Posts Tagged ‘Train Dreams’
March 7, 2013 | by Tim Small
10:00 A.M. Having just quit my job (well, not just quit, but still) to dedicate myself to “my own projects,” I have the great luxury of being able to sleep until ten every morning. It’s disgraceful. I eat bread and butter and drink a cup of tea while I watch last night’s NBA highlights.
11:00 A.M. Yesterday I gave a copy of Train Dreams to my special lady, mostly because I started reading it again and it’s just a perfect-perfect gem of a book. I read more of it on the subway as I make my way to VICE Italy, my old office, where I have to pick up two pallets of new Milan Review books. They are both comics and they will both be presented at BilBOlBul, the independent comics festival in Bologna. One is the Italian translation of Prison Pit, a hilarious and ultra-violent graphic novel by Johnny Ryan, which is like a mixture between violent mangas, wrestling, and a twelve year old’s brain. I decided to title it Il pozzo di sangue, which literally means “the well of blood.” The other is called Rap Violent in the Ghetto Street and it is a collection of dumb, satirical comic strips about rap and new-age philosophy (but filtered through a weird take on Italian popular culture) by Dr. Pira, an Italian artist who specializes in terrible drawings with an amazing sense of humor. It’s very hard to explain to Americans, but Italians seem to get it. Read More »
April 20, 2012 | by Lorin Stein
Nothing against Swamplandia! or The Pale King, but we can‘t help wishing the Pulitzer Board had gotten its act together—and chosen Denis Johnson’s Train Dreams, the novella that appeared in our Summer 2002 issue. That would have been our first Pulitzer! As it is, it’s our first Pulitzer nomination. Train Dreams made its original appearance alongside fiction by Aleksandar Hemon and Mary Robison, interviews with Ian McEwan and Louis Begley, plus a radio play by Rick Moody ... and we have a few copies in mint condition. Buy yours while supplies last.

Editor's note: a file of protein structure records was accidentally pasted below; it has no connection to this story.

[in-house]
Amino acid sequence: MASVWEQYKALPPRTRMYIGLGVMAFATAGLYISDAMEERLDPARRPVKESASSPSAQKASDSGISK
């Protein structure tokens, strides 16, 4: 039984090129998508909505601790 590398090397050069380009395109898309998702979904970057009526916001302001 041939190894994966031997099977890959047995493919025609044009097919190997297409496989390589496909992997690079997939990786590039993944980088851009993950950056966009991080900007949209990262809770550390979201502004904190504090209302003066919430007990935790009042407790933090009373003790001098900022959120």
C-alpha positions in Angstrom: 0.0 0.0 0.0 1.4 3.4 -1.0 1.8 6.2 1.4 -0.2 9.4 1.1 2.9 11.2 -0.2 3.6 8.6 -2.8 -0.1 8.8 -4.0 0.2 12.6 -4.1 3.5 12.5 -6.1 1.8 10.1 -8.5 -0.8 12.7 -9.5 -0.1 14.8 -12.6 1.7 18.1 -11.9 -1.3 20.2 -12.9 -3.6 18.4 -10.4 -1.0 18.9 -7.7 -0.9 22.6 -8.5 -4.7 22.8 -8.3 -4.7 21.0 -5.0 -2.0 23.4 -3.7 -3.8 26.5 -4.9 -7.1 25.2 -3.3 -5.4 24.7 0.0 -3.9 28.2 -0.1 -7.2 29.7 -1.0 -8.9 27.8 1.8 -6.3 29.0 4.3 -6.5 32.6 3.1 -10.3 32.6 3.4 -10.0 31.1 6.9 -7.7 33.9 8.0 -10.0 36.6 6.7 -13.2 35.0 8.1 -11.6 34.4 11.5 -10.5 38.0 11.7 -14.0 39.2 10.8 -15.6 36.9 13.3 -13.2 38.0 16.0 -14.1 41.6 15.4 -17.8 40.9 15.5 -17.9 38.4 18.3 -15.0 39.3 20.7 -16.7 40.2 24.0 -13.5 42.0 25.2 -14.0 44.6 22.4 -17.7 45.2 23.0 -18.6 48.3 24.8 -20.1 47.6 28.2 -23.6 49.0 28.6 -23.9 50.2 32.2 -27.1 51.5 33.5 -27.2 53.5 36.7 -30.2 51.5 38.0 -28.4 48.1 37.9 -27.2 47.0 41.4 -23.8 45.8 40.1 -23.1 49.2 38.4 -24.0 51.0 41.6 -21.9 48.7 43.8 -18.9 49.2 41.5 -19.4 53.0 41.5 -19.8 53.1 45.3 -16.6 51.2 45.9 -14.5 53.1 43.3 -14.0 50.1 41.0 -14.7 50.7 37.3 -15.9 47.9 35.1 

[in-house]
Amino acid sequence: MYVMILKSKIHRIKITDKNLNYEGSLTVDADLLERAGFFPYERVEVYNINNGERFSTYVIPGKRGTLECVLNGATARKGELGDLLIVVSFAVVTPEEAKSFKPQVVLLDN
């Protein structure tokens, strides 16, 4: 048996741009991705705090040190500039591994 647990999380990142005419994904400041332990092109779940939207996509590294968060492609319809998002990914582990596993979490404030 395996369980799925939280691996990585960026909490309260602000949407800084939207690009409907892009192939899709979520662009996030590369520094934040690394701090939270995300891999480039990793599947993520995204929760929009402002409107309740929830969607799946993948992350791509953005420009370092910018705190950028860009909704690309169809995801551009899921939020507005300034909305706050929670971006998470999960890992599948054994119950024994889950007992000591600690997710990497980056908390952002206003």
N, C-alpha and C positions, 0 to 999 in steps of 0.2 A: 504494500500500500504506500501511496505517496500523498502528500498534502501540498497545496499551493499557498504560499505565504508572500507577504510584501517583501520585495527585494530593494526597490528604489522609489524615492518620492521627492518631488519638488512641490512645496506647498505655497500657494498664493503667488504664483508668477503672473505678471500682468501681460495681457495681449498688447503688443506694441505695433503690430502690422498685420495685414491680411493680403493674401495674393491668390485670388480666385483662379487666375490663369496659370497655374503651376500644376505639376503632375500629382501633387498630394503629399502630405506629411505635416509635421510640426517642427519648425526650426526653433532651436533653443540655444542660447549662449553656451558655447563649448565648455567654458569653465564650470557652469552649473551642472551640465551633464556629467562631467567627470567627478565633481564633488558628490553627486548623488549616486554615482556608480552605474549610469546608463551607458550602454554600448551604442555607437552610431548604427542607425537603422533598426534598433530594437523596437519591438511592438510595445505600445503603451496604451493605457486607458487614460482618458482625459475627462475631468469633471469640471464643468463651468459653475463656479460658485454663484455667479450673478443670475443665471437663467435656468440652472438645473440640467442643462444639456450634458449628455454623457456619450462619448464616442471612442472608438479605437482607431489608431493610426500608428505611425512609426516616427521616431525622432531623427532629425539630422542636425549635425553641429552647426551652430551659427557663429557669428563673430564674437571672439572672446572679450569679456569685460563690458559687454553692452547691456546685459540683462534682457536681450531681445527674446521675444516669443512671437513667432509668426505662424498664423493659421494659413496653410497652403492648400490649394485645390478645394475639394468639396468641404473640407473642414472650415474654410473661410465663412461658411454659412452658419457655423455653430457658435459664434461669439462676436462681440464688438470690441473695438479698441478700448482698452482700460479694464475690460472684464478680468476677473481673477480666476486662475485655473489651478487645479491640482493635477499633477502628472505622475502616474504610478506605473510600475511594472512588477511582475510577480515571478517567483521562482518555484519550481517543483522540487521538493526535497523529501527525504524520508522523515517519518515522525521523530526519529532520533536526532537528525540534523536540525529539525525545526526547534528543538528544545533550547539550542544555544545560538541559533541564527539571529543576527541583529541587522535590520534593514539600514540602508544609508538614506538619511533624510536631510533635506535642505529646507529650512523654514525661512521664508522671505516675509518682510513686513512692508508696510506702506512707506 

September 19, 2011 | by Lorin Stein
We begin the week with a quote from The New York Times Book Review, where Anthony Doerr reviews Denis Johnson—and compares The Paris Review to a giant rock:
Sometimes, if you wander long enough out-of-doors, you look up and find yourself in a suddenly devastating place: on a glittering slab of granite, say, hanging a thousand feet above a mountain lake. Your blood quickens, the clouds stretch, the light turns everything to gold and something enters you, shakes you, seizes some root of your soul and pulps it. Maybe you make your way down to the lake for a swim, or just sit beneath the sky for an hour, dazzled, but what lasts is the feeling that you have found something important, something precious, something that would be world-renowned if only it weren’t so hard to find.
It’s a proprietary feeling, too, when you find a place—or a song, or a painting, or a sandwich—that you love, that moves you. You want to share it with only a few other souls, believers, maniacs, folks who won’t trample on it. Because who wants to see her sacred meadow flattened by the sandals of tourists?
I first read Denis Johnson's novella “Train Dreams” in a bright orange 2002 issue of The Paris Review and felt that old thrill of discovery ... It’s a love story, a hermit’s story and a refashioning of age-old wolf-based folklore like “Little Red Cap.” It’s also a small masterpiece. You look up from the thing dazed, slightly changed.